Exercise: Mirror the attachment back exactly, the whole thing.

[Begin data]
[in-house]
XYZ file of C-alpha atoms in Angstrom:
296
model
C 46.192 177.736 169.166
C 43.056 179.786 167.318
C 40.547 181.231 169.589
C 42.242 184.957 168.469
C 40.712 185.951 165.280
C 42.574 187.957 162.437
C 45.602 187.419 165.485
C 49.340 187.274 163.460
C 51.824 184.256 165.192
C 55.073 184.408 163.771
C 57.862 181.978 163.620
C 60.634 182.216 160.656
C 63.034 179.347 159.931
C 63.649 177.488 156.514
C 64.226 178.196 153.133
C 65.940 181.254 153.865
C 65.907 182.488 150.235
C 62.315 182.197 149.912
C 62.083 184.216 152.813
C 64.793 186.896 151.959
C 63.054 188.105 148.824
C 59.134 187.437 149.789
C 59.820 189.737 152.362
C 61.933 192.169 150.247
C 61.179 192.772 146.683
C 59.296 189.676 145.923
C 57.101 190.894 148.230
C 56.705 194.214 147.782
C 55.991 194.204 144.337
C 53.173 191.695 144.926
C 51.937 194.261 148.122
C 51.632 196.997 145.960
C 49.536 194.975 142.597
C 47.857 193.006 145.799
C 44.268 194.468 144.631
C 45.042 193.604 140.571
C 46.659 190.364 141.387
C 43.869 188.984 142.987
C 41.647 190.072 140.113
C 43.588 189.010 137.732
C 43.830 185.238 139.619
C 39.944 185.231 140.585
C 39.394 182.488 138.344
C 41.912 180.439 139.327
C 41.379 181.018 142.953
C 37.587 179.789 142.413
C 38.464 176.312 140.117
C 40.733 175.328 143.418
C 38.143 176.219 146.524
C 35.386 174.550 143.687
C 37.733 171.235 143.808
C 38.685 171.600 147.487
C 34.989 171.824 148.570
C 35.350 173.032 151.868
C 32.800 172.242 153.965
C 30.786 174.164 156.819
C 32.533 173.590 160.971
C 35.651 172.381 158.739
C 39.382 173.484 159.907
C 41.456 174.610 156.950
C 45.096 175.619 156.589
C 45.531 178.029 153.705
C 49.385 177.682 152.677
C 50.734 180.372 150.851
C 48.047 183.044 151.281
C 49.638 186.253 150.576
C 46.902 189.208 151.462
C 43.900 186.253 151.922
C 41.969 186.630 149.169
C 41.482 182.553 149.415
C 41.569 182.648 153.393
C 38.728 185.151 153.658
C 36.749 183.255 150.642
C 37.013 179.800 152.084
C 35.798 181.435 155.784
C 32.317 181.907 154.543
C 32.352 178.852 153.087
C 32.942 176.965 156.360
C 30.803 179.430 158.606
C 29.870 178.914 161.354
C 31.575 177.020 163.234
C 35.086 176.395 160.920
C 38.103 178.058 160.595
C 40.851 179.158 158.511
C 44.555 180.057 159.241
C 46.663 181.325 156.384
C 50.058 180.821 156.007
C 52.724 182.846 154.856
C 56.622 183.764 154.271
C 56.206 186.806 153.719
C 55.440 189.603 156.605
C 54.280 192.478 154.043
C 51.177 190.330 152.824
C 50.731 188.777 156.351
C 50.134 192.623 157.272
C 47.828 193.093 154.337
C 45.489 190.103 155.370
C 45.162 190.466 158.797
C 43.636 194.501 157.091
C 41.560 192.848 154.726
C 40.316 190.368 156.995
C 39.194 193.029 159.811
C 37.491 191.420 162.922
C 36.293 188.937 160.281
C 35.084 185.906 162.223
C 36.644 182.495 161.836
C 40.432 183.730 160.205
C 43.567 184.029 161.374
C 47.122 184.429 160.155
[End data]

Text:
[in-house]
XYZ file of C-alpha atoms in Angstrom:
296
model
C 46.192 177.736 169.166
C 43.056 179.786 167.318
C 40.547 181.231 169.589
C 42.242 184.957 168.469
C 40.712 185.951 165.280
C 42.574 187.957 162.437
C 45.602 187.419 165.485
C 49.340 187.274 163.460
C 51.824 184.256 165.192
C 55.073 184.408 163.771
C 57.862 181.978 163.620
C 60.634 182.216 160.656
C 63.034 179.347 159.931
C 63.649 177.488 156.514
C 64.226 178.196 153.133
C 65.940 181.254 153.865
C 65.907 182.488 150.235
C 62.315 182.197 149.912
C 62.083 184.216 152.813
C 64.793 186.896 151.959
C 63.054 188.105 148.824
C 59.134 187.437 149.789
C 59.820 189.737 152.362
C 61.933 192.169 150.247
C 61.179 192.772 146.683
C 59.296 189.676 145.923
C 57.101 190.894 148.230
C 56.705 194.214 147.782
C 55.991 194.204 144.337
C 53.173 191.695 144.926
C 51.937 194.261 148.122
C 51.632 196.997 145.960
C 49.536 194.975 142.597
C 47.857 193.006 145.799
C 44.268 194.468 144.631
C 45.042 193.604 140.571
C 46.659 190.364 141.387
C 43.869 188.984 142.987
C 41.647 190.072 140.113
C 43.588 189.010 137.732
C 43.830 185.238 139.619
C 39.944 185.231 140.585
C 39.394 182.488 138.344
C 41.912 180.439 139.327
C 41.379 181.018 142.953
C 37.587 179.789 142.413
C 38.464 176.312 140.117
C 40.733 175.328 143.418
C 38.143 176.219 146.524
C 35.386 174.550 143.687
C 37.733 171.235 143.808
C 38.685 171.600 147.487
C 34.989 171.824 148.570
C 35.350 173.032 151.868
C 32.800 172.242 153.965
C 30.786 174.164 156.819
C 32.533 173.590 160.971
C 35.651 172.381 158.739
C 39.382 173.484 159.907
C 41.456 174.610 156.950
C 45.096 175.619 156.589
C 45.531 178.029 153.705
C 49.385 177.682 152.677
C 50.734 180.372 150.851
C 48.047 183.044 151.281
C 49.638 186.253 150.576
C 46.902 189.208 151.462
C 43.900 186.253 151.922
C 41.969 186.630 149.169
C 41.482 182.553 149.415
C 41.569 182.648 153.393
C 38.728 185.151 153.658
C 36.749 183.255 150.642
C 37.013 179.800 152.084
C 35.798 181.435 155.784
C 32.317 181.907 154.543
C 32.352 178.852 153.087
C 32.942 176.965 156.360
C 30.803 179.430 158.606
C 29.870 178.914 161.354
C 31.575 177.020 163.234
C 35.086 176.395 160.920
C 38.103 178.058 160.595
C 40.851 179.158 158.511
C 44.555 180.057 159.241
C 46.663 181.325 156.384
C 50.058 180.821 156.007
C 52.724 182.846 154.856
C 56.622 183.764 154.271
C 56.206 186.806 153.719
C 55.440 189.603 156.605
C 54.280 192.478 154.043
C 51.177 190.330 152.824
C 50.731 188.777 156.351
C 50.134 192.623 157.272
C 47.828 193.093 154.337
C 45.489 190.103 155.370
C 45.162 190.466 158.797
C 43.636 194.501 157.091
C 41.560 192.848 154.726
C 40.316 190.368 156.995
C 39.194 193.029 159.811
C 37.491 191.420 162.922
C 36.293 188.937 160.281
C 35.084 185.906 162.223
C 36.644 182.495 161.836
C 40.432 183.730 160.205
C 43.567 184.029 161.374
C 47.122 184.429 160.155